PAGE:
Mngqithi holding thumbs over player fitness ahead of Nedbank Cup decider
PIC: Manqoba Mngqithi
Mamelodi Sundowns co-coach Manqoba Mngqithi admits his side would be foolish to write off the chances of rivals Marumo Gallants in their Nedbank Cup final clash at the Royal Bafokeng Sports Palace on Saturday.
Sundowns are the favourites to lift the title and complete a domestic ‘Treble’ but were knocked out in the semifinal stage by holders Gallants last season and are wary of overconfidence.
You had 18 players missing due to illness for Monday’s 3-2 league win over Royal AM. What is the situation now?
“It is going to be a tough match. We have to prepare very well and hope that all the guys who have the flu can come back strong. But we are very optimistic [that] all the players that were not on the pitch against Royal AM [will return]. I think we had only 17 players during the game. So that says to you that everybody else that was not on the pitch was sick. At this stage we are not yet 100% sure but on Monday a lot of the players were already showing signs that they are recovering. [On Tuesday] I met a few who were coming here [to Chloorkop] for a shoot and one or two of them were not looking very good, but when we get the doctor’s update we will understand what we have for the weekend.”
Many have you down as overwhelming favourites to lift the Nedbank Cup on Saturday …
“To be honest, and I think I have shared this before, these are some of the matches I don’t like. Matches where you are expected to win and where everybody looks at you as the favourite are very difficult. You have a responsibility as a coach to intrinsically motivate the players to understand that the game is just as important as if you were playing any other big team. At times you are never too sure how far it has gone. You don’t know what happens with the subconscious mind when you are telling someone how important a match is, and how difficult it can be to play when you are not intrinsically motivated to say, 'I want to win this match at all costs'. And not because there is a bonus after the game or anything else but because once there is intrinsic motivation it stands a chance of creating a lot of anxiety within you. Once you are anxious, you are bound to make silly mistakes. Anxiety is the biggest enemy of precision; you can’t be precise when you are anxious – that is the only concern that I have.”
It has been a bit of an up and down period in terms of results …
“There are many areas that we still need to improve on. We conceded some silly goals this year and we have to improve on that. We’ve done fairly well in our standards, but we believe Sundowns can do better than that. And it is very important to keep something on the neck at the end, that’s what motivates them [players], so when you begin with the end in your mind, everybody understands that you are fighting for one thing and you are clear in your mind that you are not playing for fun. You are playing to win trophies, and that culture is growing big now and everybody understands how important it is.”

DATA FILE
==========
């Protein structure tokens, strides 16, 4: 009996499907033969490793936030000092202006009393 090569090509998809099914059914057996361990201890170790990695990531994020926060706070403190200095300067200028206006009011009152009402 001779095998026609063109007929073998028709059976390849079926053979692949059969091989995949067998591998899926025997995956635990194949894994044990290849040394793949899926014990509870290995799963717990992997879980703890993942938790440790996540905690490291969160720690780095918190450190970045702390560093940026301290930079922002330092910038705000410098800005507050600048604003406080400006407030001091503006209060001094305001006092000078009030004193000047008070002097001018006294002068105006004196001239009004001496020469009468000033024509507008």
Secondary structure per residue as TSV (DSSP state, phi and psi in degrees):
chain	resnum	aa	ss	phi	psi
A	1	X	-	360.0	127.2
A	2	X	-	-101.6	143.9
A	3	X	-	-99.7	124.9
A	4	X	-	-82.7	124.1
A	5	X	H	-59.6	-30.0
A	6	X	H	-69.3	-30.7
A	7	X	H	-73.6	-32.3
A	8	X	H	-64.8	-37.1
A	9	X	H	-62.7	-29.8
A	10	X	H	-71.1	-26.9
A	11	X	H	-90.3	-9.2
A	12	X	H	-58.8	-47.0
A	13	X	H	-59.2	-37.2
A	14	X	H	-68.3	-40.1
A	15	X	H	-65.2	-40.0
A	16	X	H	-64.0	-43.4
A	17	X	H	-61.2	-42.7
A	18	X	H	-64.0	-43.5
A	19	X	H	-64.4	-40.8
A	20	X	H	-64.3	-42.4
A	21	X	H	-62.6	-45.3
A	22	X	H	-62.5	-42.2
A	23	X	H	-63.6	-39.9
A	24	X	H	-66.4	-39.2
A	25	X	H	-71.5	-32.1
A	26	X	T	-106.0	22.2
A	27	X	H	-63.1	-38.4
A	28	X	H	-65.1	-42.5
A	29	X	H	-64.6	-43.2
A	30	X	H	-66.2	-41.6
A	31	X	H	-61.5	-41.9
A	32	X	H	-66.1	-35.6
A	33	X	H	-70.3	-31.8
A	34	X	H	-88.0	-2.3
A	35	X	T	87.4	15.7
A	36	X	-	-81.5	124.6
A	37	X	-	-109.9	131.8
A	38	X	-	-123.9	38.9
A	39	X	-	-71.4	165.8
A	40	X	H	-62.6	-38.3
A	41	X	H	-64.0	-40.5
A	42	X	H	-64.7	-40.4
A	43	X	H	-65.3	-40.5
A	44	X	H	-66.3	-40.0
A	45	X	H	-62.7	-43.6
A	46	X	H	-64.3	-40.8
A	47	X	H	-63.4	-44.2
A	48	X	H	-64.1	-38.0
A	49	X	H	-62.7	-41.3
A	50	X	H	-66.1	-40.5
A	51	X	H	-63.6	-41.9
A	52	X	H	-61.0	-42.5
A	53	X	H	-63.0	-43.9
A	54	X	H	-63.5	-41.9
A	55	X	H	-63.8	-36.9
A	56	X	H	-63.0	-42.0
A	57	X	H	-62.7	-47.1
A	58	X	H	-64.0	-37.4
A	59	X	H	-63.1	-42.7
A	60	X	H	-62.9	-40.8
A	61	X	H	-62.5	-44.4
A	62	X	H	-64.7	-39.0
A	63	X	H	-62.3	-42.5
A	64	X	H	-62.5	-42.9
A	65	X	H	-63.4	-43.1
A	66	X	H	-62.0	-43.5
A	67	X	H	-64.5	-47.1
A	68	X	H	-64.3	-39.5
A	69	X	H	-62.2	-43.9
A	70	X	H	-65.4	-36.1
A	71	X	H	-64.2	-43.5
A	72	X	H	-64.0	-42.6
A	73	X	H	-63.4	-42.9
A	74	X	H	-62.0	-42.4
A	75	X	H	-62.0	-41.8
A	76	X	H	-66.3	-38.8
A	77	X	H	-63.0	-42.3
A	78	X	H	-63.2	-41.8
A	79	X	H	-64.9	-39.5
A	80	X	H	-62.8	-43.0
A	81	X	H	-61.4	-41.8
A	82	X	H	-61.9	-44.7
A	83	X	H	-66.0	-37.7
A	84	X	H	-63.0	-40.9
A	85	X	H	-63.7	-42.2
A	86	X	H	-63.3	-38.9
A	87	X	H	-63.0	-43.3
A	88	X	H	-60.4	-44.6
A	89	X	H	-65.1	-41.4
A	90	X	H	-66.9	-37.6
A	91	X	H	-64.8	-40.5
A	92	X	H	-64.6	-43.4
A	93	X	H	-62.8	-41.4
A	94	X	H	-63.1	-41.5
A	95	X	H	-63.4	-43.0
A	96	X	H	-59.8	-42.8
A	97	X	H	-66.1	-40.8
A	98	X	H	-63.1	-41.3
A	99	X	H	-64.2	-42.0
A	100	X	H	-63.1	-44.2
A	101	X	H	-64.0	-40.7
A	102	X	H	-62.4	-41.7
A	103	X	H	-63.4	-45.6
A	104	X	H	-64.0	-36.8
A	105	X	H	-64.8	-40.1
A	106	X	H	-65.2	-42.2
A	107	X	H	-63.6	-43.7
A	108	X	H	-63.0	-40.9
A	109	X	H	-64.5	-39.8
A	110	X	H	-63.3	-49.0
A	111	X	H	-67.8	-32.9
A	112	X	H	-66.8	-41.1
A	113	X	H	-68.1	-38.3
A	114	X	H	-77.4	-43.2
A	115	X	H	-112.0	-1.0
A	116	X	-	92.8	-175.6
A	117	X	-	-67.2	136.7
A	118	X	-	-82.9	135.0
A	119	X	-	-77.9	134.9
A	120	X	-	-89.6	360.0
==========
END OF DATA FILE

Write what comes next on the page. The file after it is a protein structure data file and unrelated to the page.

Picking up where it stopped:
You have a lot of experience in your technical team with co-coach Rhulani Mokwena and senior coach Steve Komphela. Does that help ahead of games like these?
"I've always been in environments where the ratios in training are important. You can only have five percent influence in the group that we have, so if my influence isn't going to make a difference, it's important to gather the other percentages from the support staff. What is most important in that space is the leadership within that group, with maturity and objectivity being the heart of that. It's a healthy set-up."
A domestic ‘Treble’ would surely mean a hugely successful season, but does that quarterfinal loss in the CAF Champions League cast a shadow over the campaign?
"The truth of the matter is that to everyone, it'll look like a successful season, but as the playing and coaching group, we know we could have had four trophies. Unfortunately, we bombed out again in the quarterfinals of the Champions League, but to a certain extent, we're happy we've improved our benchmarks from last season. We had one trophy last season and now we already have two, which speaks of the improvement. However, the dark cloud from the Champions League remains and we're still unhappy about that."
Do you think criticism of the team for that failure is warranted then?
"I never got to that negative space and I'm a positive person. I always give room for people to be pessimistic because that's also in our nature. I also don't know if it's in our background. We're pessimistic and we take too long to think. We have a lot of 'we shall see situations' instead of being supportive. It happens in our families and it's easy for black families to be pessimistic. If you're doing well, someone can say: 'Hayi, sethwele lo or unenyoka' [This one is practicing witchcraft]. We never say a person is doing well or credit them. I prefer to focus on the silver lining in the dark cloud. But I also don't blame people for being pessimistic.”